After the contracts were completed, Choksi gave Manan three postdated checks for $100,000, $50,000, and $50,000, as an initial payment.
On Monday, February 14, 2005, Choksi stopped payment on the three checks. He also arranged another meeting for that date with Manan at Patel's gas station. Choksi led ABI agents to that meeting, and the agents subsequently questioned Manan and Patel; however, there is no evidence in the record indicating that the ABI took any action concerning the dispute. Choksi thereafter refused to pay Manan the $800,000, and, on March 23, 2005, the Shahs sued Choksi and his business, Hartselle Food Mart, Inc., in the Jackson Circuit Court alleging that Choksi had breached the settlement contract by refusing to pay them $800,000. Choksi filed an answer claiming, among other things, that he had signed the settlement contract under duress after being threatened, intimidated, and coerced.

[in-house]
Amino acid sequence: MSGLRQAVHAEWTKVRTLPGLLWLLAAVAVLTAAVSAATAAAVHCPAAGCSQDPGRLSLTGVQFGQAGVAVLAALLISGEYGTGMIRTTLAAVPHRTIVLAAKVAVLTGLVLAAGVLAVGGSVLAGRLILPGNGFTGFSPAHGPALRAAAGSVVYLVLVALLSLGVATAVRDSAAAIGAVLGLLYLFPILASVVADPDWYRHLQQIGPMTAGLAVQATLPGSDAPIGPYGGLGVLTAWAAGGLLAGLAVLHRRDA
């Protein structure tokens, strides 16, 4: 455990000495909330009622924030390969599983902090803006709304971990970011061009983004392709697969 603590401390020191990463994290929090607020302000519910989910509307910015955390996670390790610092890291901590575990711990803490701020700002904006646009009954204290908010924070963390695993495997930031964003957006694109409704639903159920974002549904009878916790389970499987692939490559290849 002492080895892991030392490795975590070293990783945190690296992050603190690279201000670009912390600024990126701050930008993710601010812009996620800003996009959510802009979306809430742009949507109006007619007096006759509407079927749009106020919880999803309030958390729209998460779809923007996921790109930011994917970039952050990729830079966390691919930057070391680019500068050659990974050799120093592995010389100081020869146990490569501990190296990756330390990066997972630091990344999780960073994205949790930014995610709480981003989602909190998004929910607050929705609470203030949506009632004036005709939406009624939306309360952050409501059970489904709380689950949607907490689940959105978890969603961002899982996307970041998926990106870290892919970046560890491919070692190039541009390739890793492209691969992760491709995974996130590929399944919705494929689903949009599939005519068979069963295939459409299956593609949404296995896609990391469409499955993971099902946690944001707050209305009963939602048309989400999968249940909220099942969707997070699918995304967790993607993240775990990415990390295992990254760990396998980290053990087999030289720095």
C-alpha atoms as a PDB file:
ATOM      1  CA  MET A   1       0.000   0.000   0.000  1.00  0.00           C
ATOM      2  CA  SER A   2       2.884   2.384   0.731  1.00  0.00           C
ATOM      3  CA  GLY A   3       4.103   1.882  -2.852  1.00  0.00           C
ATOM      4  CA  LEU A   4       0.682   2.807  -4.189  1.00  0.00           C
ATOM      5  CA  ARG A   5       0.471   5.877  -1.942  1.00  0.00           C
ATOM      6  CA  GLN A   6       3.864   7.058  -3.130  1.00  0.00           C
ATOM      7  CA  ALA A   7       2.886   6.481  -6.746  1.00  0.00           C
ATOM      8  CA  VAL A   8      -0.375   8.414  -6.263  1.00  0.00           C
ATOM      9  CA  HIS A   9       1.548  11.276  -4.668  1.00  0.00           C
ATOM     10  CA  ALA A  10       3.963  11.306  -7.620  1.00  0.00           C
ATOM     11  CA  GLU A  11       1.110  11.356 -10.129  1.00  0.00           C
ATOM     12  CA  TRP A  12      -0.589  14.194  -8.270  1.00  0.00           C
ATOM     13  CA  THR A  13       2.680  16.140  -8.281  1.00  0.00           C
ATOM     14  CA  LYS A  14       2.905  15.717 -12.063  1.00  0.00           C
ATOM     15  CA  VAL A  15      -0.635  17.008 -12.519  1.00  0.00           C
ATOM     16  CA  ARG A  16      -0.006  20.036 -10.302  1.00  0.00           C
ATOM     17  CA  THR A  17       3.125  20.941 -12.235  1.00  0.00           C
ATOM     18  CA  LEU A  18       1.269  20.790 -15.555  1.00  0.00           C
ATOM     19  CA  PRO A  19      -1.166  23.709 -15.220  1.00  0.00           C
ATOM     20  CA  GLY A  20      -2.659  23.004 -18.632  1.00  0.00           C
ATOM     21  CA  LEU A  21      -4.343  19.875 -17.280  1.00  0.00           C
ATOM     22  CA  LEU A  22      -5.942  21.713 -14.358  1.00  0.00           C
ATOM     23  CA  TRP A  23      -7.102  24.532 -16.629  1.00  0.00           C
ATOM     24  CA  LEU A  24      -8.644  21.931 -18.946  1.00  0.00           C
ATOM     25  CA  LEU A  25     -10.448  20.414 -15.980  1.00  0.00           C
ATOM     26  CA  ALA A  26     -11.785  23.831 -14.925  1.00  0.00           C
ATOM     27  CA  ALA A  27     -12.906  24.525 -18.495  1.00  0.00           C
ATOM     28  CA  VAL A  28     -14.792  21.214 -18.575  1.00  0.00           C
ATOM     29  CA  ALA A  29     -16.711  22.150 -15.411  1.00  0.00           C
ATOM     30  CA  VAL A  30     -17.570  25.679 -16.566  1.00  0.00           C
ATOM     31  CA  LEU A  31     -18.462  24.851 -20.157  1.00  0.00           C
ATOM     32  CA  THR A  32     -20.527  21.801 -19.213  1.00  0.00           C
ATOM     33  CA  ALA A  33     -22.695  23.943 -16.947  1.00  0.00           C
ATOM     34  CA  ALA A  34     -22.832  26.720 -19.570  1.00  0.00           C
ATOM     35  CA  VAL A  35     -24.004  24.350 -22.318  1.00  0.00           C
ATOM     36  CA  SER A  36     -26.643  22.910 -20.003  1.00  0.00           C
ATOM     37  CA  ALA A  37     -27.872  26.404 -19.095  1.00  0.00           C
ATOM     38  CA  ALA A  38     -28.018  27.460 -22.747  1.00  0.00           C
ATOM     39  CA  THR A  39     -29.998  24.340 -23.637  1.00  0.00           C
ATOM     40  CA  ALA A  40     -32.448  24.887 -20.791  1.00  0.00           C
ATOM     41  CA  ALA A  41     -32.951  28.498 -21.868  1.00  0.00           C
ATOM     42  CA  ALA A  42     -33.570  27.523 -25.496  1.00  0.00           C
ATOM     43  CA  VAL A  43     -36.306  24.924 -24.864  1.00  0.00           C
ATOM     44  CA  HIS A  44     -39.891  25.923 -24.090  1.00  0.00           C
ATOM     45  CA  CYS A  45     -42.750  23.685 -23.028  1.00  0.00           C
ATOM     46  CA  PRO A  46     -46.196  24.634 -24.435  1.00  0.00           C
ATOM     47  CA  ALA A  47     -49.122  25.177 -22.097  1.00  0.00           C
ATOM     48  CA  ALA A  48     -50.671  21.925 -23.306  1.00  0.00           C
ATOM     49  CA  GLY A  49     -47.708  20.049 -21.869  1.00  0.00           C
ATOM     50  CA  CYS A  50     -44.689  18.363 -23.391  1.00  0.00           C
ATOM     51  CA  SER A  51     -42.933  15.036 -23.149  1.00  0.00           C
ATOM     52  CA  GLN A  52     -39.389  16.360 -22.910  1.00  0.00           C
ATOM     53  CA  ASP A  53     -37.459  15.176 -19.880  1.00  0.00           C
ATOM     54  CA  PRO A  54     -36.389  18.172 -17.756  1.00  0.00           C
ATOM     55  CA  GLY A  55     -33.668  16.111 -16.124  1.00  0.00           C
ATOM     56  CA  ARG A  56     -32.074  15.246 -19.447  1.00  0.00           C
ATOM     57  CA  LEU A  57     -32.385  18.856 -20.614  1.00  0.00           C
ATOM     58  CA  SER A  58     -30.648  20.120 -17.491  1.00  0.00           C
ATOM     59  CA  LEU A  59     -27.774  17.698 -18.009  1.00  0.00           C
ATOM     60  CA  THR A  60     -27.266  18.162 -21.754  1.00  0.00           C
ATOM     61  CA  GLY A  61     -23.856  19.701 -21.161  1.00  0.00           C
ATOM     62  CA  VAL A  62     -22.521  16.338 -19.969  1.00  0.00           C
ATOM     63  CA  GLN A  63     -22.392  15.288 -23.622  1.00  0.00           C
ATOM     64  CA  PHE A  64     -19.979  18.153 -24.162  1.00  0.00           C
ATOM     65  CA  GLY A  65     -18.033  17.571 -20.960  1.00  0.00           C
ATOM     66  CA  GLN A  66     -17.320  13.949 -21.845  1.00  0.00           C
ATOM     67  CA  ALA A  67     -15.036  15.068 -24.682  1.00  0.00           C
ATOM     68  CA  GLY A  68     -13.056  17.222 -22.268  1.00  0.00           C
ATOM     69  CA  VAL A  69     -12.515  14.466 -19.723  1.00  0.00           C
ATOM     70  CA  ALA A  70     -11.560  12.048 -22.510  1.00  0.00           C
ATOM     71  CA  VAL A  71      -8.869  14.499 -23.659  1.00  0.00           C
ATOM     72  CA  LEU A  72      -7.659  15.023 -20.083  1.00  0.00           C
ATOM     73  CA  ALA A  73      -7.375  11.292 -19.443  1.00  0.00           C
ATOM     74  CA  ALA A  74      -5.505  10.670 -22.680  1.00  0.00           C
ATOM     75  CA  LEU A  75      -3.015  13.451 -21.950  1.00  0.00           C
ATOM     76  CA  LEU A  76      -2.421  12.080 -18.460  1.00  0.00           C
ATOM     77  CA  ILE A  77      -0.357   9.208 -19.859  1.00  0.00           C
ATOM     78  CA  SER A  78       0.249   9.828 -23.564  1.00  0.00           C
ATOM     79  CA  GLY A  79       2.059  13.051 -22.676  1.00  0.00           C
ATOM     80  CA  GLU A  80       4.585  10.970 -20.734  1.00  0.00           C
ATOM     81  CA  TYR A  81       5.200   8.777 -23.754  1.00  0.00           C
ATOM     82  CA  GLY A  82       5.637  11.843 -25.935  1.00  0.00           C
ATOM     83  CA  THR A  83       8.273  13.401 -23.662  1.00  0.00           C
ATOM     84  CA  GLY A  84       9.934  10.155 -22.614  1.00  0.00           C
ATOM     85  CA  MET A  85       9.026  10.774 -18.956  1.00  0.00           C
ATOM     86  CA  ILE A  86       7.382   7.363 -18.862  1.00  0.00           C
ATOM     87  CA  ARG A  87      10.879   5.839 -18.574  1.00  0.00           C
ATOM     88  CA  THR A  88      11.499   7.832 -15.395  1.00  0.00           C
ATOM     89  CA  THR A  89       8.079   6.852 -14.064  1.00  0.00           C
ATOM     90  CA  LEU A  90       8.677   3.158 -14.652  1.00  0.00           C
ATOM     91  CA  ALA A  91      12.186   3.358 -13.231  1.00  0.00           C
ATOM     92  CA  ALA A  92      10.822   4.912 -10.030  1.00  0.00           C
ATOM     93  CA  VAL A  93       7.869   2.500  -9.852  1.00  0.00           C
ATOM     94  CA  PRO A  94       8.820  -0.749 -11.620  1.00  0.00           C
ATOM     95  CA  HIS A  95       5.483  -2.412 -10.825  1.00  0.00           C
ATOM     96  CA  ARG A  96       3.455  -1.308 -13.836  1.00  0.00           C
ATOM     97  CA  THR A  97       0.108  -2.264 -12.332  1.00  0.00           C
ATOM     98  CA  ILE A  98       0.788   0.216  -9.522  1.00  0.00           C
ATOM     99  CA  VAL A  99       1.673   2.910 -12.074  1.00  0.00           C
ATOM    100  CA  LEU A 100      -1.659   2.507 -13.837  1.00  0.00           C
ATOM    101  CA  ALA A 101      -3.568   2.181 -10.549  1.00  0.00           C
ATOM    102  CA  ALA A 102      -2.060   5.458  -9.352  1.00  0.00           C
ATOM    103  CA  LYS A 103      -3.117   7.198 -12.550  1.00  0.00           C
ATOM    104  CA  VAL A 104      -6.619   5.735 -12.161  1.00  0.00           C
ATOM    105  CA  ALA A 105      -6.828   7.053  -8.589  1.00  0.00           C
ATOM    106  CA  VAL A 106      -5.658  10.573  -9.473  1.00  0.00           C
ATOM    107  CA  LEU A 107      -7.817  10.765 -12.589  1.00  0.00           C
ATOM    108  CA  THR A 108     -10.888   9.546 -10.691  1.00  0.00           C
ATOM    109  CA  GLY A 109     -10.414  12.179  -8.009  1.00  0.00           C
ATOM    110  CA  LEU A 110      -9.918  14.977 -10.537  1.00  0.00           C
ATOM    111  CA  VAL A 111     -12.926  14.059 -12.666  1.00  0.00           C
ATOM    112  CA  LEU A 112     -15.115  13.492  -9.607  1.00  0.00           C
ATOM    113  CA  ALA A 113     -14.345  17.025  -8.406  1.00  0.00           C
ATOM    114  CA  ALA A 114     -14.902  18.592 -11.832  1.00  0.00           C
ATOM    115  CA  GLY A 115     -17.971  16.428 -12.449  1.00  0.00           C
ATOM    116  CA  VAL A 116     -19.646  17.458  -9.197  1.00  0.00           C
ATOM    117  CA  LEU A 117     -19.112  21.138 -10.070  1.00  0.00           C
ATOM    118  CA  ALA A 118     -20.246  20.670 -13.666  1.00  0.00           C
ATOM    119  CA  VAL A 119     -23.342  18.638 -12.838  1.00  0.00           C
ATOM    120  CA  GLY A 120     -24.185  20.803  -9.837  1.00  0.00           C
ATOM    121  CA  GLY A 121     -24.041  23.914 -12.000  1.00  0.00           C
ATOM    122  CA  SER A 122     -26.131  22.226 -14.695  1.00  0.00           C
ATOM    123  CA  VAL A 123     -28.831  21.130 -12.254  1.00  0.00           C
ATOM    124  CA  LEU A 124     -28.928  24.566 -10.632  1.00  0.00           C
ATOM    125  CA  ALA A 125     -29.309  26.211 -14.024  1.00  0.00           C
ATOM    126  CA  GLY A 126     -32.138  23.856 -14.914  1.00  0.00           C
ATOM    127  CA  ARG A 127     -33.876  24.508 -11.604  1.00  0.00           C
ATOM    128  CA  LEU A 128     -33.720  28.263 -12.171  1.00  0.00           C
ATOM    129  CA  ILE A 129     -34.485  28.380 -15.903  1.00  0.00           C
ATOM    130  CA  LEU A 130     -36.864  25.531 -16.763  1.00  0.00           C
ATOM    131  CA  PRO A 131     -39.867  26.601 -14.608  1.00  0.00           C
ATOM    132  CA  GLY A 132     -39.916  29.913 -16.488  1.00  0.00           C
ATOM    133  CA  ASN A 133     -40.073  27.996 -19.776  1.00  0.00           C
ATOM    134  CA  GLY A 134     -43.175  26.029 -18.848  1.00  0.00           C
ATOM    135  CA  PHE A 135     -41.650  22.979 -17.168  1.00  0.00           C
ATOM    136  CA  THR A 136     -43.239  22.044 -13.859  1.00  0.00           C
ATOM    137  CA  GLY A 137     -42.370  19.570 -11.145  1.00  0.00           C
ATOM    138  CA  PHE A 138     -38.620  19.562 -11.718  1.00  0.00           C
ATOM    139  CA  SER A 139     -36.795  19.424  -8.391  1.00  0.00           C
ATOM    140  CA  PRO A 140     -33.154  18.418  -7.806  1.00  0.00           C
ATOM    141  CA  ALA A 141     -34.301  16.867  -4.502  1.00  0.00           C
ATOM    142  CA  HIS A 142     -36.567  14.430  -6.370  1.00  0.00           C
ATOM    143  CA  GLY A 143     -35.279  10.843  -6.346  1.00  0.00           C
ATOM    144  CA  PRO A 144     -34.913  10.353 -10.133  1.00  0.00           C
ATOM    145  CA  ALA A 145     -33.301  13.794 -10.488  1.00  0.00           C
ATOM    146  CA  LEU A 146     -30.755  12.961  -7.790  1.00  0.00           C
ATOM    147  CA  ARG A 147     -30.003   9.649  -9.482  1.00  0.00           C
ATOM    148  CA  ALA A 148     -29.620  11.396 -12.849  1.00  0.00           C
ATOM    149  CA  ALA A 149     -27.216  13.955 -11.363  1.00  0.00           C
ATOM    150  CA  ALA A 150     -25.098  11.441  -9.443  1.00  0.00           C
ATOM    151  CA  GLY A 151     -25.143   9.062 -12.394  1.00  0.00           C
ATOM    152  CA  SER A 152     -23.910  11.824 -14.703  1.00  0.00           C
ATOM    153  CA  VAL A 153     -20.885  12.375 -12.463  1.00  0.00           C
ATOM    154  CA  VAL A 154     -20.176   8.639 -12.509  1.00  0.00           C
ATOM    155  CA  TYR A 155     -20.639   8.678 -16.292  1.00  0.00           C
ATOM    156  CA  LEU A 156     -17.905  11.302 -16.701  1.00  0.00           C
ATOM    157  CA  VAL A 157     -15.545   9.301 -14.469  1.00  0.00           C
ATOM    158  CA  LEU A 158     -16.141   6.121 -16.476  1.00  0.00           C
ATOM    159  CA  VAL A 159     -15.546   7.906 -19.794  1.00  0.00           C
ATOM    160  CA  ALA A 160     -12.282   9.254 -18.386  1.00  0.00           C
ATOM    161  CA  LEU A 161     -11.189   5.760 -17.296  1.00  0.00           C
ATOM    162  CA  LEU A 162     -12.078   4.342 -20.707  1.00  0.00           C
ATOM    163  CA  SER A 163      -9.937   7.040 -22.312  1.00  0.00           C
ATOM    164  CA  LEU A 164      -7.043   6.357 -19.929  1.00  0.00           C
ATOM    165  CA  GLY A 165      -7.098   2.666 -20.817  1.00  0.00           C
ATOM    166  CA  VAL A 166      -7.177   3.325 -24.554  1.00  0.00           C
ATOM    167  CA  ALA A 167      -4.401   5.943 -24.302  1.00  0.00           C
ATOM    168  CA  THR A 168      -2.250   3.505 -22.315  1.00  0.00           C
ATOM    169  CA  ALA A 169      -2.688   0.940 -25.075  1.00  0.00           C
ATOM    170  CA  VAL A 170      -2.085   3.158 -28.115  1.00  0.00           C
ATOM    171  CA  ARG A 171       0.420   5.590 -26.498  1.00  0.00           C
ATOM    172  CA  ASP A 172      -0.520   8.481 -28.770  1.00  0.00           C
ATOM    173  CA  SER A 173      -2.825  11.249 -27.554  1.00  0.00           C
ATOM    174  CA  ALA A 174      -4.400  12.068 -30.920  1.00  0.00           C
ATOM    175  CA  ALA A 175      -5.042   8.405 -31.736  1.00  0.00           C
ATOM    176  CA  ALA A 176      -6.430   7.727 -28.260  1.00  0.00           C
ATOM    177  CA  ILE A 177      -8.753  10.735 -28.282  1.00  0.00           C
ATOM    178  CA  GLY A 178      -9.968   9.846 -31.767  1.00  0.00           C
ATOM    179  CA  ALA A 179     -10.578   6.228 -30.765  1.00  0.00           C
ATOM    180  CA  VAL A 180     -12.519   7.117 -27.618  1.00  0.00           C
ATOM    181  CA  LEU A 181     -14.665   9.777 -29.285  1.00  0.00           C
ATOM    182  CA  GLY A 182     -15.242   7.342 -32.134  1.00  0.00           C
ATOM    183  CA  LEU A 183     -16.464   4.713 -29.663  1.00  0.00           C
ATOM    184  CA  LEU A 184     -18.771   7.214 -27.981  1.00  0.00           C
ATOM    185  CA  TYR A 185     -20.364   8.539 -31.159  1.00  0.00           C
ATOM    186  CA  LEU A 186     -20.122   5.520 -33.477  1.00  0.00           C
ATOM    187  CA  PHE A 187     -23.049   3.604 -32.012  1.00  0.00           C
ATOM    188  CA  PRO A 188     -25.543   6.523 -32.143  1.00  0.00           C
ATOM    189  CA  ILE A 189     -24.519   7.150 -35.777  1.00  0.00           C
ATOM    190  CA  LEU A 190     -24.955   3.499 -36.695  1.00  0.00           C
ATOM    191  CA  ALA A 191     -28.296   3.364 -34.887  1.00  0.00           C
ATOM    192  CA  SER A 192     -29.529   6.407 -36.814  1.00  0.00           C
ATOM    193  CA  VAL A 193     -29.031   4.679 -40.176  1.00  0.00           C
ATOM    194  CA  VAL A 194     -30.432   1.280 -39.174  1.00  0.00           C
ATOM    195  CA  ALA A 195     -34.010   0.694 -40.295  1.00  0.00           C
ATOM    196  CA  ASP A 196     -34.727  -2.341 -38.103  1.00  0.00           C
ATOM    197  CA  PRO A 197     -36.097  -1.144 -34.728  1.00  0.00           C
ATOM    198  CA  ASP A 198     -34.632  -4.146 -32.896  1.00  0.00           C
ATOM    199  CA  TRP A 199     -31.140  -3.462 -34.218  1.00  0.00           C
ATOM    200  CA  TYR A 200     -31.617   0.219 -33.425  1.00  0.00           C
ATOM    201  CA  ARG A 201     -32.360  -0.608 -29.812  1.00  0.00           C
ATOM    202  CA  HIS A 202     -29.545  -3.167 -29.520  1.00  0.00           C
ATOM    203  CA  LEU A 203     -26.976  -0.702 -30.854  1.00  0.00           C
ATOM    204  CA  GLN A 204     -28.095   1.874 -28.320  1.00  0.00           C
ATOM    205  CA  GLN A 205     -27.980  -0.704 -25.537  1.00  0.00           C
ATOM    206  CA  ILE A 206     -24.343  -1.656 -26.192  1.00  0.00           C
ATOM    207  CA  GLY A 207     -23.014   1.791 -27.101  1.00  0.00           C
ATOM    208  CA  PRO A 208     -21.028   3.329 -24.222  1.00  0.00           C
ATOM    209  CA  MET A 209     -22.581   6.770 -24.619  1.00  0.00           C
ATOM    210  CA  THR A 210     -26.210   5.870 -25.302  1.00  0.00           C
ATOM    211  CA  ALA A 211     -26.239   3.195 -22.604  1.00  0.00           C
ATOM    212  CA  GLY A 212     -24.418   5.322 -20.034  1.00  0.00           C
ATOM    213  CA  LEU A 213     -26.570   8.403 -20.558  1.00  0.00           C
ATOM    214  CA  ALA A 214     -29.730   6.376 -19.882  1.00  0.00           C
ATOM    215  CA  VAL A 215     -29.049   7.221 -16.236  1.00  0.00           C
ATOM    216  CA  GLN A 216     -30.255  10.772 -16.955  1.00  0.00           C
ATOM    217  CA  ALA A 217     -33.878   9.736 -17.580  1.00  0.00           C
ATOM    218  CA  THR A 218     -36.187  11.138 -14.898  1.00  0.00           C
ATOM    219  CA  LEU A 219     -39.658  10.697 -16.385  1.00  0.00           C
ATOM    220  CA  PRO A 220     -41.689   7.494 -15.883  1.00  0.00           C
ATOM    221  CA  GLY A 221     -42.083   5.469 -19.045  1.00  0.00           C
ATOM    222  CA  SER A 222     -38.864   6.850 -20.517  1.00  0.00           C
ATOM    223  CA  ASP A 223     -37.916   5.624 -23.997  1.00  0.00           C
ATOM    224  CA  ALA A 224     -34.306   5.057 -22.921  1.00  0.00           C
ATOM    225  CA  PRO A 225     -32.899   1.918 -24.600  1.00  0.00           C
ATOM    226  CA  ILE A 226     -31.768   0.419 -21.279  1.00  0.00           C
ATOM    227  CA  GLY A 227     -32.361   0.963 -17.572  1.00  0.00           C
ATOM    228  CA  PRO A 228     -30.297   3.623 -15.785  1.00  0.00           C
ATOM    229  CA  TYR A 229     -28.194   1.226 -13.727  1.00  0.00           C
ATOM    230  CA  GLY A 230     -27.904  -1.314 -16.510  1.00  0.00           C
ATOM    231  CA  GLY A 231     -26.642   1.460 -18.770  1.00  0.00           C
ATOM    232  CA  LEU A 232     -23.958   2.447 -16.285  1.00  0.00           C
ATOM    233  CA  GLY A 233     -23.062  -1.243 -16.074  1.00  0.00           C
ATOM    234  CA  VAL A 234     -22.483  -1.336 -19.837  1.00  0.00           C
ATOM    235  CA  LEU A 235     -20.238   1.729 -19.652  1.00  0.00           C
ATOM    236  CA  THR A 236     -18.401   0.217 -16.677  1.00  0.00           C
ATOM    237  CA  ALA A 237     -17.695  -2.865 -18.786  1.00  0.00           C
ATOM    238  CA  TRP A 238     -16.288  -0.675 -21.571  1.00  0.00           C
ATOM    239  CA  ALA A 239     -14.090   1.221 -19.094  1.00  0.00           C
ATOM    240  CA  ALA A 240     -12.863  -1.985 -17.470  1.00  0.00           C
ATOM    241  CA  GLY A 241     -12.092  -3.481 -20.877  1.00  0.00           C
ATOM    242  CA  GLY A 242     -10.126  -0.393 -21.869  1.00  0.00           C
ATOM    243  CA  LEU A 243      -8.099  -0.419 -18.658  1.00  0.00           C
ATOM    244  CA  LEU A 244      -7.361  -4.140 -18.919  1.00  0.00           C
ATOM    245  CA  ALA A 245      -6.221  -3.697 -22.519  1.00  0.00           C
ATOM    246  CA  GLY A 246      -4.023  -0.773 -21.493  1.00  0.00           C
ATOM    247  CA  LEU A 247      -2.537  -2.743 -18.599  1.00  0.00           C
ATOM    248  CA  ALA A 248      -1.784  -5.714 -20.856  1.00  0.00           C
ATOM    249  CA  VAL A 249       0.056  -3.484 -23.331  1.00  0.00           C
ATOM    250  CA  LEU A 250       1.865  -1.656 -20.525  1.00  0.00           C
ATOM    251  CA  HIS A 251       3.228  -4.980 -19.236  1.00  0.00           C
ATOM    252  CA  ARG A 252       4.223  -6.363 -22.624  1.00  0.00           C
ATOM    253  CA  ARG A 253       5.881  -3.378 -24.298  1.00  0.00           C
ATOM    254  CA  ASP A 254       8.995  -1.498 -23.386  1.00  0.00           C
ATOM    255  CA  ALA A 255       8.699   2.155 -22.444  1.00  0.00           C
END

On September 10, 2007, the Shahs' case was called for a jury trial. Choksi and Hartselle Food Mart moved for a judgment as a matter of law at the conclusion of the Shahs' case and at the close of all the evidence, but both motions were denied. On September 13, 2007, the jury returned a verdict in favor of the Shahs and against only Choksi for $800,000. The trial court entered a judgment on that verdict and subsequently added an additional $110,729 to the verdict for prejudgment interest. The Shahs subsequently moved the trial court to correct the judgment entered on the jury's verdict to indicate that that judgment was against Hartselle Food Mart also. The trial court denied that motion. Choksi moved the trial court to alter, amend, or vacate its judgment or, in the alternative, to grant him a new trial; however, that motion was denied. On February 13, 2008, Choksi filed his notice of appeal with this Court. We then remanded the case to the trial court because of the outstanding claims against Hartselle Food Mart. On remand, the trial court dismissed those claims.